Linear regression analysis revealed a positive relationship between minimum slit width and body width for Atlantic hagfish (r=0.92, N=7, P=0.003) and Pacific hagfish (r=0.89, N=10, P=0.0005) (Fig. 4). The line of best fit for Pacific hagfish appeared to be elevated relative to the line for Atlantic fish, suggesting that Atlantic hagfish are better at getting through narrow openings for a given body size, but ANCOVA analysis revealed that the difference in elevation is not significant (F1,14=3.9, P1,14=0.068). The slope of the relationship between minimum slit width and body width for both species together was 0.281.
A total of nine distinct behaviors were found to be associated with movement through the slit (Table S1; see Movies 1 and 2 for examples of some of these behaviors). Many of these behaviors appeared to serve very specific purposes and were observed predictably. Head-bending, for example, was only ever observed while the animal was forcing its head through the slit, and involved a bend of almost 180 deg in the dorsal or ventral direction. This behavior was consistently seen in all animals, regardless of slit width, and was commonly accompanied by eversion of the tooth plates. Loops served multiple purposes. The wide looping behavior was always associated with pulling the leading portion back into the enclosure, and a tight loop was sometimes used for this purpose as well. In many cases though, the formation of a tight loop was followed by successful escape. The double loop, a variation on the tight loop, was rarely seen, but appeared to serve the same purpose as the single tight loop. In both species, the glide, head bend and wag were the most frequent behaviors observed (Fig. 5).
Multiple individuals displayed similar sequences of behaviors. Of these, the most common was a head bend (H) followed by a brief period of gliding (G). This pattern was observed at a relatively high frequency in both species (34 times in Atlantic hagfish and 56 times in Pacific hagfish), and in both successful and unsuccessful trials. Some animals followed the HG pattern with wagging (C) and then a wide loop (E), which often served to pull the remainder of the body through. The HGC pattern was observed 13 times in both species, and in both successful and unsuccessful animals. The HGCE pattern was observed six times in Pacific hagfish, but only once in Atlantic hagfish, and was only observed in successful animals while passing through less challenging slits. A second pattern, a twist (B) followed by a wide loop (I), was associated with retreat back into the enclosure, and occurred more frequently in Pacific hagfish (16 times, in both successful and unsuccessful animals) than in Atlantic hagfish, for which this pattern was observed only four times, and only in unsuccessful animals. This twisting movement may serve to reorient the relatively stiff branchial chamber in order to aid retreat. Some Pacific hagfish combined these two patterns (HGBI) in a rapid series of attempts to pass through the slit, followed by retreat back into the enclosure. This pattern was observed 12 times in Pacific hagfish, seven times in successful trials and five times in unsuccessful trials.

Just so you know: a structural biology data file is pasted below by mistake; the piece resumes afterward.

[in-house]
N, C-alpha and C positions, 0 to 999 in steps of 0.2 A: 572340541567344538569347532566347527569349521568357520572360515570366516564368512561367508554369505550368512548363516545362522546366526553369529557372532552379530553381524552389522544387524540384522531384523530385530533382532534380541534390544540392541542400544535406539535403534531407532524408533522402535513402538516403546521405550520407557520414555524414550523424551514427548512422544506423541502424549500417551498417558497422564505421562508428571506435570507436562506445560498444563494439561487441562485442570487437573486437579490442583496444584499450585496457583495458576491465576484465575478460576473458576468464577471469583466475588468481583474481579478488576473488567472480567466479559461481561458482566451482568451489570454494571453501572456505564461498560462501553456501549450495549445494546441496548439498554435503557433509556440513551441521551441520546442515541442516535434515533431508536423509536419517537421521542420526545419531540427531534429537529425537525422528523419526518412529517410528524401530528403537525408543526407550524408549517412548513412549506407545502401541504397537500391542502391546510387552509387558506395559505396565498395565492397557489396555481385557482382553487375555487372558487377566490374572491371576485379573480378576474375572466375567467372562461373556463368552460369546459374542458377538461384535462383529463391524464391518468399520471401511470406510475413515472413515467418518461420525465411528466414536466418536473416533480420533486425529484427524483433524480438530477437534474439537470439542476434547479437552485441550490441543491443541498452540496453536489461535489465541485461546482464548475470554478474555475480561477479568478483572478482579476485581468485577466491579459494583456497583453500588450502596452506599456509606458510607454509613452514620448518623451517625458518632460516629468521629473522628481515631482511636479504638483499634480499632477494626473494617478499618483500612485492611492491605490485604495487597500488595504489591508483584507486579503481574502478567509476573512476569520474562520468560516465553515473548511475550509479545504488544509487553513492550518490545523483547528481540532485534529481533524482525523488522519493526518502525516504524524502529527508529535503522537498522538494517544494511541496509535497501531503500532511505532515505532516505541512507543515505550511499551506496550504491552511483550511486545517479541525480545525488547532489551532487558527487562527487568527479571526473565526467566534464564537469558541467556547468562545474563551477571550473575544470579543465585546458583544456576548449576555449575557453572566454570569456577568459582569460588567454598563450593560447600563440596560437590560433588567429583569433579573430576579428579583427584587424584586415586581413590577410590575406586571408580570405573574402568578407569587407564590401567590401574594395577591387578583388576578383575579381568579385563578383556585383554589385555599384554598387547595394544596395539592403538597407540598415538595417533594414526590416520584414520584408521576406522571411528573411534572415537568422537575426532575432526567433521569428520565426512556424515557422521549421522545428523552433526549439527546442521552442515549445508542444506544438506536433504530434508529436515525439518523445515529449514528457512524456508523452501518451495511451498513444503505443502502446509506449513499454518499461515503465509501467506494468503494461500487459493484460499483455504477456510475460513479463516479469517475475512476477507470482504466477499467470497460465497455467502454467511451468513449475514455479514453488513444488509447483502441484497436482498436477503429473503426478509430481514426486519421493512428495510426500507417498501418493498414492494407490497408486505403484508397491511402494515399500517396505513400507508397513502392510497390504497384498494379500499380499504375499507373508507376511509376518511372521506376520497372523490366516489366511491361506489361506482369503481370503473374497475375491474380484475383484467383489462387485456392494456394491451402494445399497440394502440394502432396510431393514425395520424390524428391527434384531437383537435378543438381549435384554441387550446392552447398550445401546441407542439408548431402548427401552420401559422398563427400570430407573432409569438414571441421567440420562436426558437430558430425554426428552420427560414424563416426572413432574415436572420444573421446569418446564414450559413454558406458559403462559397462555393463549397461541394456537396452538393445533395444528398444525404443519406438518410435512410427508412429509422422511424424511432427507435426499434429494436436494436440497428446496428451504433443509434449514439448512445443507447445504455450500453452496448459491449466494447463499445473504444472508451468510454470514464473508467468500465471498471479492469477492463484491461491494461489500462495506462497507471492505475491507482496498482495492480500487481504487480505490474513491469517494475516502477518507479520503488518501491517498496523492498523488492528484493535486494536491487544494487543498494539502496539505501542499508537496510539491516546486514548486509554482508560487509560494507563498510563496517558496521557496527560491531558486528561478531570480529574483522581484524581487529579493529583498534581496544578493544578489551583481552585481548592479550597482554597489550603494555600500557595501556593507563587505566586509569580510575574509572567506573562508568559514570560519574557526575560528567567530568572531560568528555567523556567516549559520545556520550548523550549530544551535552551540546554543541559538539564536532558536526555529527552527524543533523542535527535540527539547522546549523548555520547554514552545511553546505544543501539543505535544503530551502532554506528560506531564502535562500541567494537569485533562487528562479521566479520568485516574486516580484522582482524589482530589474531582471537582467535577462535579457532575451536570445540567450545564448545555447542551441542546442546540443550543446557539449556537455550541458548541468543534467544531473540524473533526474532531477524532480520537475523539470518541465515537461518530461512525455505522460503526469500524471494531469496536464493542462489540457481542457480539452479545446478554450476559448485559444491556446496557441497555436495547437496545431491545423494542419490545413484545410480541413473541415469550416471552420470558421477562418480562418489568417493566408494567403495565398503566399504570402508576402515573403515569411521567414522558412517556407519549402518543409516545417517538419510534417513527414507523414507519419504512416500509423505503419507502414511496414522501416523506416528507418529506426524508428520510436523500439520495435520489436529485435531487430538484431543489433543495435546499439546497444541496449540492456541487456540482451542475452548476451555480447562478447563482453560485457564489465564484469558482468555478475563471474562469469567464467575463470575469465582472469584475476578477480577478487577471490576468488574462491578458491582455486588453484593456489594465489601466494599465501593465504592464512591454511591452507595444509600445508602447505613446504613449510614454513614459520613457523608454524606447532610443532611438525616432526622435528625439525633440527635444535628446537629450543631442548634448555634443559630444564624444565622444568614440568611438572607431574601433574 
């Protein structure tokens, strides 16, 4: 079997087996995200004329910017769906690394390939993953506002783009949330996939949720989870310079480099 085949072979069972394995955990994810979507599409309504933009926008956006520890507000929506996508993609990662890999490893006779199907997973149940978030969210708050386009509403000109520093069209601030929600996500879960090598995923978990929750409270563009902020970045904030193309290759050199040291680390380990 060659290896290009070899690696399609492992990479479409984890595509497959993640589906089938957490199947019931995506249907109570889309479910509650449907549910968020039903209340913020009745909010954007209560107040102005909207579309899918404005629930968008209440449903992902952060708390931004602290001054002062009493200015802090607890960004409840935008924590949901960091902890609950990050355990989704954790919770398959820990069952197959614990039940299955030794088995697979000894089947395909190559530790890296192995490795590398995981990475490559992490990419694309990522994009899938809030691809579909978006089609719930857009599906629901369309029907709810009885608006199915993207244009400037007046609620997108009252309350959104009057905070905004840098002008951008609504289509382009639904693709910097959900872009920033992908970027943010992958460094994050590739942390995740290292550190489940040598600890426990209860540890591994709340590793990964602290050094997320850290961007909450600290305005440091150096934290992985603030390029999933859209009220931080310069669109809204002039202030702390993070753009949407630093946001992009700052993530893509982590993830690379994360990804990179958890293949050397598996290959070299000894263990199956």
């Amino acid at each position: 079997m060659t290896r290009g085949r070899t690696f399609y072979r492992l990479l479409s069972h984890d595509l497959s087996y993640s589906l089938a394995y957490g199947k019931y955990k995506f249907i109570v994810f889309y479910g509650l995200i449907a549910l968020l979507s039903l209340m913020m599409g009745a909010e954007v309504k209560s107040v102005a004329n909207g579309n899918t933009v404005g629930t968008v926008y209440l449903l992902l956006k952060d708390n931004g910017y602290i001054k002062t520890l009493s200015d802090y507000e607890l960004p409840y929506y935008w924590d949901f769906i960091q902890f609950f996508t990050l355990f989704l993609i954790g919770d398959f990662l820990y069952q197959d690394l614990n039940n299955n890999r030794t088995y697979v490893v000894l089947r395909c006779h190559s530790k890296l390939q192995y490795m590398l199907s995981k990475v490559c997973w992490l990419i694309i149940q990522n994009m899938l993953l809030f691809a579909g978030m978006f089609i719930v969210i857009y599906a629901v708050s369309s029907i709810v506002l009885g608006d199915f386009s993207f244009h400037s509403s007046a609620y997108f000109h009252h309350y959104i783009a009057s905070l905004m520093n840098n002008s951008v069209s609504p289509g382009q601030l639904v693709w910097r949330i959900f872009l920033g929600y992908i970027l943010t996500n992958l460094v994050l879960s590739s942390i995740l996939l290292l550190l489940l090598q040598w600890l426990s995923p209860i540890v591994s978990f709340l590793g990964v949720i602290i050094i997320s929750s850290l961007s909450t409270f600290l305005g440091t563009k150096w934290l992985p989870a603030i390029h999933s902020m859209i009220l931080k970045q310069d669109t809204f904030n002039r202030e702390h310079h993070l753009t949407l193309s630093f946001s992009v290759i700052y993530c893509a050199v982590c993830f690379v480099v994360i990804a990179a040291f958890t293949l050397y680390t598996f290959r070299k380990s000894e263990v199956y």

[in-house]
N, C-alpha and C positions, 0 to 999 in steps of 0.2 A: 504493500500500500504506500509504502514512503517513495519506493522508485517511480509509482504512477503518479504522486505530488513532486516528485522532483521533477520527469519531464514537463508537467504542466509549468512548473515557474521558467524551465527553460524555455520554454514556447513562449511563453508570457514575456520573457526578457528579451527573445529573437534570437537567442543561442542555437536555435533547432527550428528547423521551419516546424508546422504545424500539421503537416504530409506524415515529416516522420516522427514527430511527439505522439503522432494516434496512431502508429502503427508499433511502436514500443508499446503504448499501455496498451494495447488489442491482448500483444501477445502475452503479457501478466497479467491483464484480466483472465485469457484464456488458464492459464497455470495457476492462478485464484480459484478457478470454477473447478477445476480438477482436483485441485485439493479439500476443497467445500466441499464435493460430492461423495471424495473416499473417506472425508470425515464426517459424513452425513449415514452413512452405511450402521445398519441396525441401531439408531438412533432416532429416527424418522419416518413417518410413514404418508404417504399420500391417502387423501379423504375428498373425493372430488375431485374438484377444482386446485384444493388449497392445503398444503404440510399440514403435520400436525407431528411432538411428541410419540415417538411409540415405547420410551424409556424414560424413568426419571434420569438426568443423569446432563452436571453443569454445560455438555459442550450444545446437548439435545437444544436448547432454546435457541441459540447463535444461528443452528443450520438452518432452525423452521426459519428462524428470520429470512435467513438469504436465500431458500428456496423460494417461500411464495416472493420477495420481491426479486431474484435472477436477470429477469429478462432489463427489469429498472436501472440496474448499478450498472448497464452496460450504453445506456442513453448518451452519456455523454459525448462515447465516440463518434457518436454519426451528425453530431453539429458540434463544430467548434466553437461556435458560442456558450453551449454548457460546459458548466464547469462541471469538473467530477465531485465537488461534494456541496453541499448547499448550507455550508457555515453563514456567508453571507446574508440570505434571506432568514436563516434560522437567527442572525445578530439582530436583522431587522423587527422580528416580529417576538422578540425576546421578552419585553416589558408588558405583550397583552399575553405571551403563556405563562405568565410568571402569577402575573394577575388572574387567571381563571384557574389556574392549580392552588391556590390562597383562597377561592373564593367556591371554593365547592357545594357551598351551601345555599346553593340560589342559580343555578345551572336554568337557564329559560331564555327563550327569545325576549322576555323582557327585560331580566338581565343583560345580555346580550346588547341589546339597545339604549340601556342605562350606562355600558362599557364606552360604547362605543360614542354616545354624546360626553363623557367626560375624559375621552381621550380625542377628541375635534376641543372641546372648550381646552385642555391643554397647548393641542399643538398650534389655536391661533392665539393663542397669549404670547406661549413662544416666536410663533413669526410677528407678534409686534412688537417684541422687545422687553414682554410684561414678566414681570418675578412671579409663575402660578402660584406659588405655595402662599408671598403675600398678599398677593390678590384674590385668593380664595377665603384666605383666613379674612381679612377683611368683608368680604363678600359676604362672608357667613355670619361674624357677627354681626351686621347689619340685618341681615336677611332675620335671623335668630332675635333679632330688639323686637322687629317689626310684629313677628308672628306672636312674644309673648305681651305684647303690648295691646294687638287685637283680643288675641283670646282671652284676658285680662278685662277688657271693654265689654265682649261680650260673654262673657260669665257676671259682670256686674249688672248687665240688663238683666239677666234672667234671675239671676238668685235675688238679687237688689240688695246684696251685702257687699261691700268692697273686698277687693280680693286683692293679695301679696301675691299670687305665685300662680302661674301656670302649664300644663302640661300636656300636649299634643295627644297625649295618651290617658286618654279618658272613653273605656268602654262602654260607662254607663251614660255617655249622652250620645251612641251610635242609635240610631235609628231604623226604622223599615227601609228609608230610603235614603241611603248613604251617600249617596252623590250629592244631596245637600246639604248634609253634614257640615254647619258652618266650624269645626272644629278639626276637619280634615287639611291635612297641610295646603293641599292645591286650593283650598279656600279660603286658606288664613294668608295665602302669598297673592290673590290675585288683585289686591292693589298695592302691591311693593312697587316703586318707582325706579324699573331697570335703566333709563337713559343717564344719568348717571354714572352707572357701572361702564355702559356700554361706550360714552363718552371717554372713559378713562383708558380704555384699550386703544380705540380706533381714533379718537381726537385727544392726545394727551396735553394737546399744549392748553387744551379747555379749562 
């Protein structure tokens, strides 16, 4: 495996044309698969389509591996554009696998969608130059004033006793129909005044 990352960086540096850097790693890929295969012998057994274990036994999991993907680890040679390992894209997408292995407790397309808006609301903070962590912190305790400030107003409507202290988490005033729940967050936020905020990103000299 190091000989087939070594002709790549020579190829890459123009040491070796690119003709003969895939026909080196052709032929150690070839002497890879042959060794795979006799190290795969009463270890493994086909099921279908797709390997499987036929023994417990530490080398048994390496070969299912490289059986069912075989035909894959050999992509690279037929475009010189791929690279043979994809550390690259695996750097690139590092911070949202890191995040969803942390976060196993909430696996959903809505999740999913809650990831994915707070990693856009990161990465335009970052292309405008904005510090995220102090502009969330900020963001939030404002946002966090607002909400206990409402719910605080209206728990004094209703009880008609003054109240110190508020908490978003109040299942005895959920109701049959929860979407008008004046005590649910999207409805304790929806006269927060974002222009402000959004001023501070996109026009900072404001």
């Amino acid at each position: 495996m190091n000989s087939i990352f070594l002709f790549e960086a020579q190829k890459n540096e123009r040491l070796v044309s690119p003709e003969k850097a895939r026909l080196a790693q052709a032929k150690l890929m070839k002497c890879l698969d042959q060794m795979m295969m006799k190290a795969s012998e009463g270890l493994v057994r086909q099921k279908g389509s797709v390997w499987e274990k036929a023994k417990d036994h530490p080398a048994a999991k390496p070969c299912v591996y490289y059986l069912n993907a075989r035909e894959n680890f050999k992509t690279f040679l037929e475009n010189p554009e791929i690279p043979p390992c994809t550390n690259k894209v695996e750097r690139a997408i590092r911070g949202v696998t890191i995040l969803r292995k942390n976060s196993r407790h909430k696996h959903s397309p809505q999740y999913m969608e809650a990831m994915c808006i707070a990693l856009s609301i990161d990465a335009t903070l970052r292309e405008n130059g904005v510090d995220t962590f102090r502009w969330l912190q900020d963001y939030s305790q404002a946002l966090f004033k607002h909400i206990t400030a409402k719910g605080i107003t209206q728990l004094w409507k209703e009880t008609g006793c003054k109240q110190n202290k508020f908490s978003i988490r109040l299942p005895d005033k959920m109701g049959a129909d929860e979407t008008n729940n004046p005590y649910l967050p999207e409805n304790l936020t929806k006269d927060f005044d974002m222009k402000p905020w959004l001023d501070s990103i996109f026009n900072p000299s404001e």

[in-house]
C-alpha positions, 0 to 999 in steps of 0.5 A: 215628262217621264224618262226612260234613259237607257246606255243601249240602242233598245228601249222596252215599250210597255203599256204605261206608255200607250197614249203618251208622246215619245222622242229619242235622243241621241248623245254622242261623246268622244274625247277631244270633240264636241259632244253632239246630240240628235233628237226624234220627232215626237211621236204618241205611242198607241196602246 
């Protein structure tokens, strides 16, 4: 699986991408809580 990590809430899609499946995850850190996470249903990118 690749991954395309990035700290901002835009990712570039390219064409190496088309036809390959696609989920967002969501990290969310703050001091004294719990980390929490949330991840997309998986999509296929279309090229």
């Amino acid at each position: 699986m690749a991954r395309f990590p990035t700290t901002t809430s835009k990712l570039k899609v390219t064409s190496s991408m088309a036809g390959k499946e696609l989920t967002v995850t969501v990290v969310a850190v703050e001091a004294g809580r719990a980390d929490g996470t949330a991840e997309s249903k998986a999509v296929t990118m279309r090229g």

In the current study, hagfishes were able to maneuver through slits with widths that were often smaller than one half of their body width. Atlantic hagfish appeared to be better at getting through narrow openings for a given body size; however, this difference was not statistically significant. In a study of the trap fishery for inshore hagfish (E. burgeri), Harada et al. (2007) found that hagfish were retained by holes with perimeters that were about two-thirds of their girth. Our results suggest that hagfish can get through slits that are considerably narrower and this is probably due to the fact that the slit was essentially unconstrained in the dimension perpendicular to its narrowest aspect, allowing for changes in the body's cross-sectional shape. However, because of the placement of the camera above the slit, we were unable to investigate dimensional changes in the vertical axis of the body.